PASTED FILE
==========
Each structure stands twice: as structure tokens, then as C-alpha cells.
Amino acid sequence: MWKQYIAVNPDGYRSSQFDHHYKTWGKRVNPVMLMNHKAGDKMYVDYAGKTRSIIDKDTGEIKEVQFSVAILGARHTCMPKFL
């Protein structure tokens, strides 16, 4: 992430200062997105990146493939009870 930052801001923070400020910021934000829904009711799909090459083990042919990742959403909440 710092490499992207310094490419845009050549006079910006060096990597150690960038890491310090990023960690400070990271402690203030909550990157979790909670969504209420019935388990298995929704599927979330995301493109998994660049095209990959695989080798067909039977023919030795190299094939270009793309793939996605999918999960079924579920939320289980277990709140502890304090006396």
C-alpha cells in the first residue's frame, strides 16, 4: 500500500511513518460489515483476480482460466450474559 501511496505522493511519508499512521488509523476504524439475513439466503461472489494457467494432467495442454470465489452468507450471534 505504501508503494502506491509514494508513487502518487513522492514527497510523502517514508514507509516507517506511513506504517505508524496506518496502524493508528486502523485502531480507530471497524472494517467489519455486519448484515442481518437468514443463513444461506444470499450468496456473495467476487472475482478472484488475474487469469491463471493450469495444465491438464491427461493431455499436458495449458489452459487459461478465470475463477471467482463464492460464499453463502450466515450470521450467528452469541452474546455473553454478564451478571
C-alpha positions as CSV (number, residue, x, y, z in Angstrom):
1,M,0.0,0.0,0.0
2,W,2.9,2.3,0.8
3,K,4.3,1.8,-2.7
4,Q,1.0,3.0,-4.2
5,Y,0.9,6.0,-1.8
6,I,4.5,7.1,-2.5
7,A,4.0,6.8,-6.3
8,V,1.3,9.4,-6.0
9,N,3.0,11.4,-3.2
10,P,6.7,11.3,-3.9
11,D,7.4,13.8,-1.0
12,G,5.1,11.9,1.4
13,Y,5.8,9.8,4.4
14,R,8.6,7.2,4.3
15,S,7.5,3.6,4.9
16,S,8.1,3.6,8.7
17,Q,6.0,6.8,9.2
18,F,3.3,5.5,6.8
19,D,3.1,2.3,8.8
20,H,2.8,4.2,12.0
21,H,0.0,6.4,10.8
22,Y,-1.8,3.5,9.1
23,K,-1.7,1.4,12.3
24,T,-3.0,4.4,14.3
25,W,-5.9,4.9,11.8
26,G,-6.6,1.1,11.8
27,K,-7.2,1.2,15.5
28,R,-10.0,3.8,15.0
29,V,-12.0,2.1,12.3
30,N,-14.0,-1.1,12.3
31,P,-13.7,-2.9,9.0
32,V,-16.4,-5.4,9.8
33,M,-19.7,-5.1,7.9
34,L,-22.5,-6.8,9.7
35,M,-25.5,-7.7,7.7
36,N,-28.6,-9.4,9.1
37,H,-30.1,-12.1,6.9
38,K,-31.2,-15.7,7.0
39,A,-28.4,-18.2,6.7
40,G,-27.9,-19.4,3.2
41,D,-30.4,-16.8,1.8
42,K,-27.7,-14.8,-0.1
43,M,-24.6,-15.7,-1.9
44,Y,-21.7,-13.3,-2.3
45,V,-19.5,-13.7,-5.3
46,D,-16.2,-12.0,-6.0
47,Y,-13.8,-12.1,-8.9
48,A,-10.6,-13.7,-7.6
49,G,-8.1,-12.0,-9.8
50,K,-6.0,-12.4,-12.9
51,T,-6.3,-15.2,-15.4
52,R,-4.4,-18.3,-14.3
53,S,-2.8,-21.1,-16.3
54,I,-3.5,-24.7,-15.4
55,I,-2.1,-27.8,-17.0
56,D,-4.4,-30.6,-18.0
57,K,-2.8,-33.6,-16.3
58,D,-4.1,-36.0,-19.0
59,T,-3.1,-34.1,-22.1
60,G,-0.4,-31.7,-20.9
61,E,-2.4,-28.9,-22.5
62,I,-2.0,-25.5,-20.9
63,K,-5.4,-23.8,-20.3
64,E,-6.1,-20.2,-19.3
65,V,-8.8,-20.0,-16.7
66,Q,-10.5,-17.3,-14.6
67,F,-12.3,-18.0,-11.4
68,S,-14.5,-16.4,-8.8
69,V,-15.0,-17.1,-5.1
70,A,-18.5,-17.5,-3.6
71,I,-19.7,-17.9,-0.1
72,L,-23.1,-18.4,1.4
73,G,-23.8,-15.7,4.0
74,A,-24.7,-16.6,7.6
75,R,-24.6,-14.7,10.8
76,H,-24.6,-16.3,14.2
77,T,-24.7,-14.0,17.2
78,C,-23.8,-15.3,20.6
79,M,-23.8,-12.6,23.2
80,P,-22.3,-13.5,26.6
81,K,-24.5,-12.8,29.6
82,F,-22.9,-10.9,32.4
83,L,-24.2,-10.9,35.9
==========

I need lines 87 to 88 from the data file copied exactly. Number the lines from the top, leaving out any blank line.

82,F,-22.9,-10.9,32.4
83,L,-24.2,-10.9,35.9